As part of the discussion, panelists acknowledged the increasing importance of data and its ability to help optimize broadcast media workflows. Today’s broadcasters need to know how to leverage their data to their advantage. While looking at video on a monitor wall can be helpful, it often reveals transmission issues only after they’ve become a problem and compromised stream quality. By closely monitoring and analyzing stream data, both historical and real-time, you can identify even prevent streaming transmission issues for a better quality of service and quality of experience.
“We have this conversation with broadcasters all the time. People still like to see video on a monitor wall, but you get more information from looking at the data of a stream rather than looking at the video.” Fellows explained. “Our Intelligent Data Platform can look at the RTT, look at the jitter on a network connection, look at all the different information and different PIDS inside a video stream, that’s all information you’re not going to be able to get from looking at a monitor wall. It’s also important to be able to use this data in a constructive way, putting it through machine learning and Artificial Intelligence to predict when a stream is in trouble or when a stream might go off air in the next 6 hours, for example.”
Impact Beyond Workflow Improvements to Economic Advantages
Panelists agreed that moving to the cloud presents not only a workflow and technology switch, but also transforms business operations by offering economical efficiency. Cloud-based solutions present an opportunity to reduce CapEx and infrastructure costs upfront and leverage an OpEx based model where costs are based on a recurring services standpoint. The moment you start showing the results of more efficient infrastructure, you’ll have a strong argument for delivering channels over IP cost-effectively and securely at scale. You can save costs in terms of satellite space, uplink costs, without the need to establish fiber networks, as its easy to broadcast content more efficiently over IP using the cloud.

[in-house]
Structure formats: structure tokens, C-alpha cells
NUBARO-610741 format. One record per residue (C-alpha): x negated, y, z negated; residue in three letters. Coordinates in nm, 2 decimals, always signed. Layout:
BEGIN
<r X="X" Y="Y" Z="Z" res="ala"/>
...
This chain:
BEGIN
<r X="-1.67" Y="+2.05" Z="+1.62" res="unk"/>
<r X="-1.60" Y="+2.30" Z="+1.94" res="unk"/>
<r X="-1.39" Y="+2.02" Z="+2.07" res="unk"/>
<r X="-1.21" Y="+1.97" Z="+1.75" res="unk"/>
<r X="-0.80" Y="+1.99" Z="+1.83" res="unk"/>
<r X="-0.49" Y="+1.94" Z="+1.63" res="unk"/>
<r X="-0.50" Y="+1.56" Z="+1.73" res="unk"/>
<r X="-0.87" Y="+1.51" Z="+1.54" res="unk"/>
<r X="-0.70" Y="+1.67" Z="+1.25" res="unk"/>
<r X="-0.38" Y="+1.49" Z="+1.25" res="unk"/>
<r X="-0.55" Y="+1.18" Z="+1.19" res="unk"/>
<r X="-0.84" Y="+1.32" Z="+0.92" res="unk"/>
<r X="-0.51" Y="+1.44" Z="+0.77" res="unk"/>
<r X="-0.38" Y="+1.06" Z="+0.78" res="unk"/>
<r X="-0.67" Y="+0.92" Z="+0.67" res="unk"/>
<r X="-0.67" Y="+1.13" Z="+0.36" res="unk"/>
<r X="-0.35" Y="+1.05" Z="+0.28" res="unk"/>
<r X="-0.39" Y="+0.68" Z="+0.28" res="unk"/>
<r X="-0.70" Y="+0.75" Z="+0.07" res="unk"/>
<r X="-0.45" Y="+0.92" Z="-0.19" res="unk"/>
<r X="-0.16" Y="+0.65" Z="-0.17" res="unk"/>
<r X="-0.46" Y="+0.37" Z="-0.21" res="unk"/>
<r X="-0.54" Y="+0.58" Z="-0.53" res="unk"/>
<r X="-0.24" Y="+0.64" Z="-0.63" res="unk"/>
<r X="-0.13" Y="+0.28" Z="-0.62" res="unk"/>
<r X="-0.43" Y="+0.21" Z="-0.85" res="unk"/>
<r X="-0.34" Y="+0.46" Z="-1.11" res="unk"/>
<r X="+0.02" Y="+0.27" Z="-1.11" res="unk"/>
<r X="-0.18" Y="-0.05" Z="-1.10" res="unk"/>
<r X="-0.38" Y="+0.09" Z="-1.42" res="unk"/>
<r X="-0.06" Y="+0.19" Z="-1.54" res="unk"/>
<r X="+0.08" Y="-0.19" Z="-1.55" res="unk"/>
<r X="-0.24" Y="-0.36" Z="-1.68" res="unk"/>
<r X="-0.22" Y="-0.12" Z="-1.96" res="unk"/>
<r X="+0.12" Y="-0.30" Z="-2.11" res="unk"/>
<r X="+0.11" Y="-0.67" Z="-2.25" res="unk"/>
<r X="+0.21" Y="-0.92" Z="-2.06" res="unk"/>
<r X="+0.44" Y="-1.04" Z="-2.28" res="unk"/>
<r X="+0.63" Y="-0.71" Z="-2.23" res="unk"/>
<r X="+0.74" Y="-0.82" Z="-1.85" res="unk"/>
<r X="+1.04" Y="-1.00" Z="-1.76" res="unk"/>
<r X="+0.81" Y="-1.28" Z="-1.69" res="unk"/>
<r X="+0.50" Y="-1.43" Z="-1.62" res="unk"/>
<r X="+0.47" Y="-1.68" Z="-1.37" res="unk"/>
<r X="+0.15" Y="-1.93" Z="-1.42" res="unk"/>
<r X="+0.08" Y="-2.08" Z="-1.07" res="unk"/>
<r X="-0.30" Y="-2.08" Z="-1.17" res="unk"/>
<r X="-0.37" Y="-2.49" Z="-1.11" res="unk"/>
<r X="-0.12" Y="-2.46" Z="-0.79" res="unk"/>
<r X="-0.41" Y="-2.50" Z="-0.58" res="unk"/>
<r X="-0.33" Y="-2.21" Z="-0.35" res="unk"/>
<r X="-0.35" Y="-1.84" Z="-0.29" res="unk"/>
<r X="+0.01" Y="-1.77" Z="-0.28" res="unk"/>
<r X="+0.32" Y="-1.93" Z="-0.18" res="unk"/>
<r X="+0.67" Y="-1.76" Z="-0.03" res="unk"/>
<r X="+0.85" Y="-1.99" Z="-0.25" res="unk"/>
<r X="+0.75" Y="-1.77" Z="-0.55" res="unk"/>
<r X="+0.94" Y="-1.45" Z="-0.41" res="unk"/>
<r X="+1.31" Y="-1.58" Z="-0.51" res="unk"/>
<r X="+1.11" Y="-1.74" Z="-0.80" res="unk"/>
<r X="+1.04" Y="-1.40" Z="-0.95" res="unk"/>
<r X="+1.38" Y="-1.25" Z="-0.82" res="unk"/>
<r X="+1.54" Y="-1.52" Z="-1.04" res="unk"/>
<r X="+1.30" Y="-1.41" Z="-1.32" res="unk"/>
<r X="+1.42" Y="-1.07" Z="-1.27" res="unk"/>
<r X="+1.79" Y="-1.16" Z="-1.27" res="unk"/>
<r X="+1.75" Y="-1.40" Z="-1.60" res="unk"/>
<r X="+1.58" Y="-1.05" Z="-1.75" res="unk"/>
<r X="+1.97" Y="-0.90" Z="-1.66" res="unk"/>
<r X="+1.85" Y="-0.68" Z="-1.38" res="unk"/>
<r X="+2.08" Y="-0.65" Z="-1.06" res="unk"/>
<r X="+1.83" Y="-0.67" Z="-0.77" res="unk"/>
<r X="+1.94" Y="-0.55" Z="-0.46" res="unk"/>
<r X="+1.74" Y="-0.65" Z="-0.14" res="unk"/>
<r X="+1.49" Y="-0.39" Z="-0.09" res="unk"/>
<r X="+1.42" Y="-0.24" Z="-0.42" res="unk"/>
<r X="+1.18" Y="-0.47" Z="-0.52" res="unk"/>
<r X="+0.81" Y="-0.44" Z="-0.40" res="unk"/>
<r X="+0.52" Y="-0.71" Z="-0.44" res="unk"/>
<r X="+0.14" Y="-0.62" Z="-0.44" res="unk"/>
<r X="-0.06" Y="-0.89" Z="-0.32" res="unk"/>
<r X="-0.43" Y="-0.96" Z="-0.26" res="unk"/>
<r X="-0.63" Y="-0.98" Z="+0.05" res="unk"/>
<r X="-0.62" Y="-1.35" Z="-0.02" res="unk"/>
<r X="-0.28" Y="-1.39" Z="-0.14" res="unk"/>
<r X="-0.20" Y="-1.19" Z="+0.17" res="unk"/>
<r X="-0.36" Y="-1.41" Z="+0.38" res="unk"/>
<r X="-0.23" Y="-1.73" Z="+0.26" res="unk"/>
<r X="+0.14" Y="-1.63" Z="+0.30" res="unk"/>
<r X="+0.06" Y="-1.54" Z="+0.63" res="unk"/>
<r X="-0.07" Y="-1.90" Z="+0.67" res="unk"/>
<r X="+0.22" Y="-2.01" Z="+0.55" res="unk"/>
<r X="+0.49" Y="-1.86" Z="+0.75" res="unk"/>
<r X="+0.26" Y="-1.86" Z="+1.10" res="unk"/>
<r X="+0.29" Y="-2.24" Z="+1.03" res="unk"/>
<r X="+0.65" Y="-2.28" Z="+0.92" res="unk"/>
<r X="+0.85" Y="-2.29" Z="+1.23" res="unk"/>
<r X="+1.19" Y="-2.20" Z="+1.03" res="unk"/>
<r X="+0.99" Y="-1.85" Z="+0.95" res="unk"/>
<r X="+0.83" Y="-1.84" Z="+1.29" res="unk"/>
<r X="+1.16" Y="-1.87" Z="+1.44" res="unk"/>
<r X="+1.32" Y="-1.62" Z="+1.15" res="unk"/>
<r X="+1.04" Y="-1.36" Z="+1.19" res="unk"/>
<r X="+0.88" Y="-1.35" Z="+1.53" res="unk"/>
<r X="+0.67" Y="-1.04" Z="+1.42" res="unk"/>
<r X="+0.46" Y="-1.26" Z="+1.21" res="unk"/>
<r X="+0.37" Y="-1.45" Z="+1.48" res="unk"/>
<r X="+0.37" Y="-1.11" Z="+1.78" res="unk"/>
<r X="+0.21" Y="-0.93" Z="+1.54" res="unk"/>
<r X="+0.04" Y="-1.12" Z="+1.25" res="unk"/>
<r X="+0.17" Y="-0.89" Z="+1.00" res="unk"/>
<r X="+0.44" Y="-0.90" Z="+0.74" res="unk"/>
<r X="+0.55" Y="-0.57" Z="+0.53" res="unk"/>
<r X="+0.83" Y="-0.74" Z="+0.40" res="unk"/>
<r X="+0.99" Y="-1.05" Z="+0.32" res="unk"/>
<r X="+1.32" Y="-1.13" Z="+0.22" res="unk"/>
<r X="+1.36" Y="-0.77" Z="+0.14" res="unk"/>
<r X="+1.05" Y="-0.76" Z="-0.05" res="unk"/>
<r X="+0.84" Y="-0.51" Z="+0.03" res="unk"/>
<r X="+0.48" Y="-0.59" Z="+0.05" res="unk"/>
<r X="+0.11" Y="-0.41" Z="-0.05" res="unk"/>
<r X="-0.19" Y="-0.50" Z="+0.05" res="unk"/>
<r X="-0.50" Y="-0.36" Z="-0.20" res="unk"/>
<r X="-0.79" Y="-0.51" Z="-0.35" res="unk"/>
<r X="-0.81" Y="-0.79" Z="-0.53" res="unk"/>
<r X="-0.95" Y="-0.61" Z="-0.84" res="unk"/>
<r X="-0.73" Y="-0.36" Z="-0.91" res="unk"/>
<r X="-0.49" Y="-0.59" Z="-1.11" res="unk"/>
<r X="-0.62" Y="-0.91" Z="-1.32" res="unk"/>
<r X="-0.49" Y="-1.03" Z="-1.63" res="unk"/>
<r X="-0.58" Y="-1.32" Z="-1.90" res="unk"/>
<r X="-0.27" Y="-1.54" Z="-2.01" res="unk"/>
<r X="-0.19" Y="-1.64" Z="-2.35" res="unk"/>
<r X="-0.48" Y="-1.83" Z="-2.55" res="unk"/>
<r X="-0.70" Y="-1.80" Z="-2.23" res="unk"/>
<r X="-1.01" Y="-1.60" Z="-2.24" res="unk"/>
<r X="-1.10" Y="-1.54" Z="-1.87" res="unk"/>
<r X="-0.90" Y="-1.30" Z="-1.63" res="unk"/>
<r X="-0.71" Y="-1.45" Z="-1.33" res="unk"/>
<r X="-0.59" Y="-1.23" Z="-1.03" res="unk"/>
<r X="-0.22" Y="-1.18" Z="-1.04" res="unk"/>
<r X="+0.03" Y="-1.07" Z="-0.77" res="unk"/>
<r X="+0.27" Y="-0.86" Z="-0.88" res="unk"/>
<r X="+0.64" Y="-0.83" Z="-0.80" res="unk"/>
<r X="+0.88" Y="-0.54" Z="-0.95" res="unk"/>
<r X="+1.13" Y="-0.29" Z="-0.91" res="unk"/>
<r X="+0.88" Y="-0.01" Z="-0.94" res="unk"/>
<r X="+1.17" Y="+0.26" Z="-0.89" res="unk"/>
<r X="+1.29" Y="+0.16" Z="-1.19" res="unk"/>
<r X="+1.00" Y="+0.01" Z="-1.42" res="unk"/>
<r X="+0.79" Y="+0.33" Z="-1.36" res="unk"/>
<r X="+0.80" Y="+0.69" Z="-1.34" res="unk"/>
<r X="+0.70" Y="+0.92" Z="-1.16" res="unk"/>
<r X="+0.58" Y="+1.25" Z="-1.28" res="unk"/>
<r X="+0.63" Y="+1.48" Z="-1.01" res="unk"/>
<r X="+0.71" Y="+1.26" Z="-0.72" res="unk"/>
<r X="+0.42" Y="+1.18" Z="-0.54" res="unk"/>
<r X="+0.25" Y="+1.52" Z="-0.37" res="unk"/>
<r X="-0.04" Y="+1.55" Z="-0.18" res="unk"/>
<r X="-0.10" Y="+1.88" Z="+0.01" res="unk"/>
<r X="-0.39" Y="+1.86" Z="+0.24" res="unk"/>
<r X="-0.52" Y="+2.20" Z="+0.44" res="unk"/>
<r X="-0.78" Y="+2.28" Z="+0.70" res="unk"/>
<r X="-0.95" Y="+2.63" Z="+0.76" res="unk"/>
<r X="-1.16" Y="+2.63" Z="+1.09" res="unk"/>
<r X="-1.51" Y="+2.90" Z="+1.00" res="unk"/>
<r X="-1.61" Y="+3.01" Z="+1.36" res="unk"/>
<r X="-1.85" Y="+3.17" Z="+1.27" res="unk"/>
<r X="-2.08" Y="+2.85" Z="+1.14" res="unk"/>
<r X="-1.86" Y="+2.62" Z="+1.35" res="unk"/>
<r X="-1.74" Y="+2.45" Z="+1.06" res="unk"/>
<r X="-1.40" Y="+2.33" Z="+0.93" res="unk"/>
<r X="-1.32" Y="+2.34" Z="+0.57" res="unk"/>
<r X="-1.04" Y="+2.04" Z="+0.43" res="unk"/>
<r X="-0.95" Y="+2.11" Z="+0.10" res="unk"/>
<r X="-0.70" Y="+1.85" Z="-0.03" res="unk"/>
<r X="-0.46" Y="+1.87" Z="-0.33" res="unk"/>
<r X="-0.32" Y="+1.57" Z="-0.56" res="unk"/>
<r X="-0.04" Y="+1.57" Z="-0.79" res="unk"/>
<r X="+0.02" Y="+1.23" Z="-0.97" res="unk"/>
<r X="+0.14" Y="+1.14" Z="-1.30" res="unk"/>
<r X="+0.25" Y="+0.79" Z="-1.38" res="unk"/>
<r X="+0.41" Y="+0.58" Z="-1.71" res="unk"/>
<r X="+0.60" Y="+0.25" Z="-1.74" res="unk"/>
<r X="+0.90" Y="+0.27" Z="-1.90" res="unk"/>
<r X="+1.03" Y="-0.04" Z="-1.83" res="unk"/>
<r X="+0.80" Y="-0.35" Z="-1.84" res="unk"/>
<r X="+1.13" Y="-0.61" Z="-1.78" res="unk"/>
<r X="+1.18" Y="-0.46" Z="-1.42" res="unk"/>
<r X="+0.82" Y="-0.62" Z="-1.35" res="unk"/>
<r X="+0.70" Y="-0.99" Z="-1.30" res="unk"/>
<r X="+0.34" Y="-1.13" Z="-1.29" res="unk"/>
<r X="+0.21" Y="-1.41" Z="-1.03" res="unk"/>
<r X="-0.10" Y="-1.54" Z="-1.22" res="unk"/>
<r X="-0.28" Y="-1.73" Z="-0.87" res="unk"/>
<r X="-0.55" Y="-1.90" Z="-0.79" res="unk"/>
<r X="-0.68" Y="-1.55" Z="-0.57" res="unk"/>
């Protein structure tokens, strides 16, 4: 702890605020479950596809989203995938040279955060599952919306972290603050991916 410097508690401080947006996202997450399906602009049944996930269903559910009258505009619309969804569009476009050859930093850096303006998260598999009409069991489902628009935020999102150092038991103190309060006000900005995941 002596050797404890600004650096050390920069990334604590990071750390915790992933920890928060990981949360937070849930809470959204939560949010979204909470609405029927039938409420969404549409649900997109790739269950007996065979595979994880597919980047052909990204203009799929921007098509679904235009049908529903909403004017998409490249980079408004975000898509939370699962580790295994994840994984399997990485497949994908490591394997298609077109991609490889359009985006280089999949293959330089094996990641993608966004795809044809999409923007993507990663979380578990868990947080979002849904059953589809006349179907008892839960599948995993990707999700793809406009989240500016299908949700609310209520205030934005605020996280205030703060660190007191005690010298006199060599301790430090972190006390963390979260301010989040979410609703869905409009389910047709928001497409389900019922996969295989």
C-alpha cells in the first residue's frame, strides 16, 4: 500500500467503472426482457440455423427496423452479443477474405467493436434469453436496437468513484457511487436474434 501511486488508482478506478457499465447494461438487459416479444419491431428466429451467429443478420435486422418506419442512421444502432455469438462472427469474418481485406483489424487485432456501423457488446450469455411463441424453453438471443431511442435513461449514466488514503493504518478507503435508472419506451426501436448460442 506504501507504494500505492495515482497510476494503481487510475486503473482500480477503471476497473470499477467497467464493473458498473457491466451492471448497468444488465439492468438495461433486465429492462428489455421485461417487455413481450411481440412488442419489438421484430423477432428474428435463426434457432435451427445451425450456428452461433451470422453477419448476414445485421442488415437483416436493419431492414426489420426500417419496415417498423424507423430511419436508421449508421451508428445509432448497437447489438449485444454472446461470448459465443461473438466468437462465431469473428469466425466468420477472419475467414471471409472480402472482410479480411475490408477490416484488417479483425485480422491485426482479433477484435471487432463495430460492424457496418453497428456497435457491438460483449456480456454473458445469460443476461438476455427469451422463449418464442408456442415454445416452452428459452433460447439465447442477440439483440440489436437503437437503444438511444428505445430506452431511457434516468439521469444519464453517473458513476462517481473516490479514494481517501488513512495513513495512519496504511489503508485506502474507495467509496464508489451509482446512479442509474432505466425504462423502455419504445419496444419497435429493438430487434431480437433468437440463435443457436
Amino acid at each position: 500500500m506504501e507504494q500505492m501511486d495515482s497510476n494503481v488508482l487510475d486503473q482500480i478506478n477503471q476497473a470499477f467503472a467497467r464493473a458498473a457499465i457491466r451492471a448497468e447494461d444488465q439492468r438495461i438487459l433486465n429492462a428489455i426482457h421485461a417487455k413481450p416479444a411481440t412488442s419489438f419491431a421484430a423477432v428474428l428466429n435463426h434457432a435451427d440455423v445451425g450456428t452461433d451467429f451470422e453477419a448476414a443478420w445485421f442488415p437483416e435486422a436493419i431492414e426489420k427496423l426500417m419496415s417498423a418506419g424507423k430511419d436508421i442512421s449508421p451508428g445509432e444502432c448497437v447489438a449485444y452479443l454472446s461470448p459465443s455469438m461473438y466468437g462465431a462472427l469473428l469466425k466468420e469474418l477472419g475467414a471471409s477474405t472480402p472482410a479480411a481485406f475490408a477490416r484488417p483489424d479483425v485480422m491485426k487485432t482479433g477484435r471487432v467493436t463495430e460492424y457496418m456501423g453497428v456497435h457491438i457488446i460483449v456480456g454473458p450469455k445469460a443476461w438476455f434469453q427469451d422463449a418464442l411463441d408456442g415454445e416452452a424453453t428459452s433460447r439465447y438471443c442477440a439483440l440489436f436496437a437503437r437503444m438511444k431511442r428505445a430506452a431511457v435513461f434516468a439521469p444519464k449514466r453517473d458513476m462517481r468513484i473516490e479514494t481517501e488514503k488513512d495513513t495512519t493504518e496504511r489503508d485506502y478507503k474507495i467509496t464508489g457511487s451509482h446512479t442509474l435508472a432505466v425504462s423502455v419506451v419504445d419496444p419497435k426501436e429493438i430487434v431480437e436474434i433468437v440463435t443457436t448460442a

Cloud-based solutions also present an economic advantage for occasional use events. Leveraging cloud infrastructure you can easily spin up cloud-hosted infrastructure as needed for temporary usage, allowing for streaming infrastructure that meets each customers’ individual need with adaptable, flexible technology solutions and service offerings that can revolutionize their business into the future by allowing them to scale up and down as needed using the cloud.
Not only is the cloud opening up new workflows and practices, but its allowing us to better operationalize and manage the data we’re capturing. Said Fellows, “We’re moving into a world where it’s all about data. For example, Zixi takes 3Bn data points a day from the video streams across out platform. You can’t get that kind of data from a traditional SDI and an infrastructure. It’s given us a lot more information, given our customers a lot more information, and we use that information to make our streaming more redundant and our service offering more valuable to our clients.” The additional data captured by software-defined solutions and cloud-based workflows allows for better customization of infrastructure, greater regionalization of content, and provides insights to help optimize for stream delivery at broadcast quality.